It can’t be easy living in the shadow of genius. To most people, if they know of Dwight Slade at all, it is as Bill Hicks’ best friend and former writing partner. Even now, fourteen years after his death and more than a quarter of a century after they went their separate ways, it is still a role he is defined by, so much so that he even makes oblique reference to the fact in his own introduction. Yet the truth is, Slade has been out on his own since well before Hicks’ rise to prominence, and if he hasn’t quite reached the same level of eminence, he has at least made it to somewhere near the top of the comedy tree, not through association, but on his own merits.
This was his last performance in Europe before heading back to his home in Seattle the next day, and for an artist more used to performing on big stages and Comedy Central TV specials, maybe a wet Tuesday night in a basement in Scotland might have seemed something of a comedown. But if so, it didn’t show, and though his name might not mean so much on this side of the Atlantic, for those in the know, a decent sized crowd including Scottish TV comedian Craig Hill, it was a rare chance to see one of America’s brightest talents at work at close quarters.
Like Hicks, Slade’s comedy is mostly based on being slightly pissed off with the stupidity of the world. But where they differ is that Slade clearly still cares whether or not the audience like him at the end of the show. He never quite goes for the jugular, careful not to cross over that line of making his audience feel uncomfortable. But nonetheless, he has a wealth of strong material to draw on, and surely one of the advantages for a US based comedian playing over here is that he can pick and choose the best parts of many years worth of shows, secure in the knowledge that he has an audience coming to it with fresh ears.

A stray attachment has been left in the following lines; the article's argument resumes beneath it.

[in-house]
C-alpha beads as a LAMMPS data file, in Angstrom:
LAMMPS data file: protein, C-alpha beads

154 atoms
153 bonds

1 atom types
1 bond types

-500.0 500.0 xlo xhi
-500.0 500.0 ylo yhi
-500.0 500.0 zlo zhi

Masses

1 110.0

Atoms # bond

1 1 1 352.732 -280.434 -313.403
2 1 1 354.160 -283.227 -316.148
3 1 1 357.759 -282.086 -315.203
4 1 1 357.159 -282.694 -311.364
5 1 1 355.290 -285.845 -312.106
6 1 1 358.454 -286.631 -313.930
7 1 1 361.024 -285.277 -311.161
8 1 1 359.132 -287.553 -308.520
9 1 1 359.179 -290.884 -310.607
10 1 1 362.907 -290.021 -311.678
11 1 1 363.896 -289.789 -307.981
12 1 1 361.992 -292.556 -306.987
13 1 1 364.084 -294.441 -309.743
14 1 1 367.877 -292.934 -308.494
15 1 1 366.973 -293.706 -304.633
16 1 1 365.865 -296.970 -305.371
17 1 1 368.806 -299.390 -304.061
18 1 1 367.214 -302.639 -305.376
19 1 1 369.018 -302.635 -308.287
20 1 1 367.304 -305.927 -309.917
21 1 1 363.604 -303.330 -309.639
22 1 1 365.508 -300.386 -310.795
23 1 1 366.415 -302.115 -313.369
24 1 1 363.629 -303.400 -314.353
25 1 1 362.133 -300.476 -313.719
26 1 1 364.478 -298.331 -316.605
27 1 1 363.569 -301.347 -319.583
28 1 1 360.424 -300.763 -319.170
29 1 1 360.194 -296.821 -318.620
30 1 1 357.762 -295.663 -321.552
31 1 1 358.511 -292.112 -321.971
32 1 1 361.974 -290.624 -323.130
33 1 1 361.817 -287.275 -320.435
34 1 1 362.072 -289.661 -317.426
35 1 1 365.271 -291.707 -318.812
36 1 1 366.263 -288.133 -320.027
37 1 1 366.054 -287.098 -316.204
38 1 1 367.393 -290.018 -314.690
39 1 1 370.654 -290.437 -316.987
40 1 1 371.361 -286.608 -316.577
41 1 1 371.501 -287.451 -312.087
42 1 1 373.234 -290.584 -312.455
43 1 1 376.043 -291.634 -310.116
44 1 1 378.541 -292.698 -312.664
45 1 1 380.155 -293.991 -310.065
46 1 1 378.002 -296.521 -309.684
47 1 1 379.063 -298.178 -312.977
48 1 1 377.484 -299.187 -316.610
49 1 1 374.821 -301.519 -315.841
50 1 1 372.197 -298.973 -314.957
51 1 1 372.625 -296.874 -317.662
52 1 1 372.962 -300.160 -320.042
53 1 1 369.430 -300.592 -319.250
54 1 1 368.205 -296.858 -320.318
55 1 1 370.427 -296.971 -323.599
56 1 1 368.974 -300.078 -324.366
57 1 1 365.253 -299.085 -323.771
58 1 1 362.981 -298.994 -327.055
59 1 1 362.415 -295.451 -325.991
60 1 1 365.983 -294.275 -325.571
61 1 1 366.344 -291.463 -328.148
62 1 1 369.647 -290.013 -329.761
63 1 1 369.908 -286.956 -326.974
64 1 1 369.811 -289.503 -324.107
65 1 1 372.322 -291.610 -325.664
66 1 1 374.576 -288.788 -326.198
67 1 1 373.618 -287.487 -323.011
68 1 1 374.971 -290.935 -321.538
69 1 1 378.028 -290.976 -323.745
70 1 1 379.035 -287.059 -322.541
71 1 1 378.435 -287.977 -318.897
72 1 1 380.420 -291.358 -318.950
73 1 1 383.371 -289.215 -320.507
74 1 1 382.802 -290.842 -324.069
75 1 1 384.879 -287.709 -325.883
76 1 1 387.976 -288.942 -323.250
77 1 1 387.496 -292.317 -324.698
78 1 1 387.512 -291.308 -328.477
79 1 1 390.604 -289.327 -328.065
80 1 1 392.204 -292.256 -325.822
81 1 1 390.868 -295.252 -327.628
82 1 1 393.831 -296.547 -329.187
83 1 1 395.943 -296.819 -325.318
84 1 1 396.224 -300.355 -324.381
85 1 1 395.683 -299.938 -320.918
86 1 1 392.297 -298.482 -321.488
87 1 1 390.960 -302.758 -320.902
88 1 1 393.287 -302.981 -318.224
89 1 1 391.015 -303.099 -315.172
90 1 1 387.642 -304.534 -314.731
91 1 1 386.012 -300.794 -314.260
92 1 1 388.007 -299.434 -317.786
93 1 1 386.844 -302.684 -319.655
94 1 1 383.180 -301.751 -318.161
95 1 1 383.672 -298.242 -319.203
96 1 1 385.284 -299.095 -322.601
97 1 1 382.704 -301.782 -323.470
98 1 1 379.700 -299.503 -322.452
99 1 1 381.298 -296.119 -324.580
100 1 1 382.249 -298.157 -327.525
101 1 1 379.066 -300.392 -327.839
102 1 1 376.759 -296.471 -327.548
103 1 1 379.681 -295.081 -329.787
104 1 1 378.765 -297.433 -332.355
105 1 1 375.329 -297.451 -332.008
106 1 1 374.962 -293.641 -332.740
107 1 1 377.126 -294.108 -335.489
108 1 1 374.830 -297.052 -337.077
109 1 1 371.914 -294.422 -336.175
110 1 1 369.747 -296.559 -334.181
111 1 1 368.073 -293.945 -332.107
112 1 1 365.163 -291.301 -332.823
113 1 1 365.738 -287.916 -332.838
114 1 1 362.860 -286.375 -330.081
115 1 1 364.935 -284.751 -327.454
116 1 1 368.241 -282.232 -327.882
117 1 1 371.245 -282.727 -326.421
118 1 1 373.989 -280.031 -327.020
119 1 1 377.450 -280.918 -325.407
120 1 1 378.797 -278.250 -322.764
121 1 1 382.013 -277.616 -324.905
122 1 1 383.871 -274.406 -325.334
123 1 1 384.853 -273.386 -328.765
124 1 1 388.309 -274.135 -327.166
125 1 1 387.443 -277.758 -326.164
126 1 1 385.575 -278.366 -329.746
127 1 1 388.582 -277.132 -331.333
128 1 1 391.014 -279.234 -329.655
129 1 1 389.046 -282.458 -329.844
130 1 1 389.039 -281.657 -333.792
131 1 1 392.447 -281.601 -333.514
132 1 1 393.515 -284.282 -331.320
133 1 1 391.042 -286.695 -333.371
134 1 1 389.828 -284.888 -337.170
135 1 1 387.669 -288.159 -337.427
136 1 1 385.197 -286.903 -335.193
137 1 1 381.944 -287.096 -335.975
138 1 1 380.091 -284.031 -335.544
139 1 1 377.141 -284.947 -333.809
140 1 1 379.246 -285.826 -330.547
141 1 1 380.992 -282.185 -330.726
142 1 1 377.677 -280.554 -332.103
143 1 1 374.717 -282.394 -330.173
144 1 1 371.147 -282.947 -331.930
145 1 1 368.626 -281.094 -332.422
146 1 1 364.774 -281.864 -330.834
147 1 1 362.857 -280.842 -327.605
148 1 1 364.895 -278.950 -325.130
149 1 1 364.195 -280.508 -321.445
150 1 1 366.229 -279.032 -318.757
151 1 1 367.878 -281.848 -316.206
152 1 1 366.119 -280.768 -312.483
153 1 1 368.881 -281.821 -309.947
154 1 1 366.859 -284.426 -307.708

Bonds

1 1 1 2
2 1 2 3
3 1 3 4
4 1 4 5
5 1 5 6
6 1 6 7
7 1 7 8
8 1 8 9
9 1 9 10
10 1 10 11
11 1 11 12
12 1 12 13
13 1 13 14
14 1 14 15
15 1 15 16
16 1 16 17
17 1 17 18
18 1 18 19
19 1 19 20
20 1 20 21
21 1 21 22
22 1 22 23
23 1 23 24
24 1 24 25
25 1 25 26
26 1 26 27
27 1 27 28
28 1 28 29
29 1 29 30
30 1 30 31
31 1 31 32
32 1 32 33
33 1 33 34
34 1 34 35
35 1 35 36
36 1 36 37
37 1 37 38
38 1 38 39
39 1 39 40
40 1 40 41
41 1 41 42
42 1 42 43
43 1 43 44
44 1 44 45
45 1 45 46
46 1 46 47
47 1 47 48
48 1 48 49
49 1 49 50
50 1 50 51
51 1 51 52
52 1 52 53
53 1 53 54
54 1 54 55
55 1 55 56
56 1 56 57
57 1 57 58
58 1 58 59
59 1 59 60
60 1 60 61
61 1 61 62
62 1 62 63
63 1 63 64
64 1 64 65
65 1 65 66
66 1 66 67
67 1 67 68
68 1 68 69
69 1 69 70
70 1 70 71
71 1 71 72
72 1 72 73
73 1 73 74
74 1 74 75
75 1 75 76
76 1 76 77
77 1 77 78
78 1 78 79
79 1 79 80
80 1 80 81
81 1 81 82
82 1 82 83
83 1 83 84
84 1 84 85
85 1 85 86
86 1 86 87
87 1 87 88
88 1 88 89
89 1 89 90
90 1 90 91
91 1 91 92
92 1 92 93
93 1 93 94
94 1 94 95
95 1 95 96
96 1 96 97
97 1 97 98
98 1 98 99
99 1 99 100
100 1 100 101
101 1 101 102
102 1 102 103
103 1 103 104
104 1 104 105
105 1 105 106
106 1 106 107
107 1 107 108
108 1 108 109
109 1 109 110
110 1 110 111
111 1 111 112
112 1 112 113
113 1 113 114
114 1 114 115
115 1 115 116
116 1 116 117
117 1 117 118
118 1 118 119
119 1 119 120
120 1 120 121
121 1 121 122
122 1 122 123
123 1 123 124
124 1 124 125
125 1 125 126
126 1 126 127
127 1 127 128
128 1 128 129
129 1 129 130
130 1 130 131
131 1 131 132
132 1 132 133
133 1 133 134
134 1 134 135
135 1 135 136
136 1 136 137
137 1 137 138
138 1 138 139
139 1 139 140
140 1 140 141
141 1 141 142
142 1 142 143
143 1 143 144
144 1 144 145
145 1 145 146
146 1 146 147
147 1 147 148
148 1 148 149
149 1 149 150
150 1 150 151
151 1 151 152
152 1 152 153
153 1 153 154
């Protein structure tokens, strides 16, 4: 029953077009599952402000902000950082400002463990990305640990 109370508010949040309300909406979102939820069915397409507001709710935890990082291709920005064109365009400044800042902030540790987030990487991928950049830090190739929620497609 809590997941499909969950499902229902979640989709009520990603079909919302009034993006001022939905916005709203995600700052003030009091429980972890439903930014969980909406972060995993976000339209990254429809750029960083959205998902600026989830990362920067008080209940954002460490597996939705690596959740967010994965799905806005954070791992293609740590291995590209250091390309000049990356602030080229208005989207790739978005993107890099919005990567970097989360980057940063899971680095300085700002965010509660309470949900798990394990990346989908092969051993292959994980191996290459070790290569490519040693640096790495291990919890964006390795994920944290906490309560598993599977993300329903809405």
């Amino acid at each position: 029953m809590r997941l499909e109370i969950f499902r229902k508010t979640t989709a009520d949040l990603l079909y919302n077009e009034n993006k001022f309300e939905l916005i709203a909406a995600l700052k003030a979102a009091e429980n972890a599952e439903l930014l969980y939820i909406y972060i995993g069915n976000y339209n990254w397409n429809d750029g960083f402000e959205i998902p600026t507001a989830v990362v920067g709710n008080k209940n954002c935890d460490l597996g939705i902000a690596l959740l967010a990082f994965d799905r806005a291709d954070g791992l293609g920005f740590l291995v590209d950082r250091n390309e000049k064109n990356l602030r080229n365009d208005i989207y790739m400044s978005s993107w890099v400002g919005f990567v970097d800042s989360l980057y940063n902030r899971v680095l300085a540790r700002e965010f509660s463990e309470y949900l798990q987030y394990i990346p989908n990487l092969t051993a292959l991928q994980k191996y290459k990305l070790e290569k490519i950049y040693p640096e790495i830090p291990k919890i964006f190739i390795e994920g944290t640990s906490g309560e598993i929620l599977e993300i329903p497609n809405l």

Occasionally this doesn’t quite work. Performing material about having just had his fortieth birthday, for instance, seems slightly incongruous when you do the maths and realise he has to be closer to fifty, but what it does do is allow him to perform for a full two hours without ever running out of steam or suffering any serious dip in quality.
The overriding theme of the show is that of the difference between rational and irrational behaviour, characterised by those who listen to the Evil Monkey which sits on your shoulder telling you to do all the things you really want to do but know you shouldn’t. Much of this focusing on the general self-absorbed behaviour of others, from people with hands free phones shouting in the supermarket to the guy on the plane rubbing his backside against your face while trying to fit his baggage in the overhead locker. And most of it results in the object of his fury meeting with a violent response at the sharp end of his imaginary pool-cue.
Meanwhile, the highlight of the show is a five minute set-piece mime in which Slade demonstrates to the audience why car radios are a far greater hazard to the road user than alcohol. Contorting his body as he tunes from station to station, each song provoking an exaggerated response from headbanging to disco dancing, it’s clearly a well rehearsed routine honed to perfection.
Slade is an infrequent visitor to our country, but luckily for us he enjoys coming here because it allows him to say the things he can’t get away with in his native land. So hopefully it won’t be too long before he feels the need to let off steam on our shores once again. When he does, seek him out, because you will find it well worth the effort.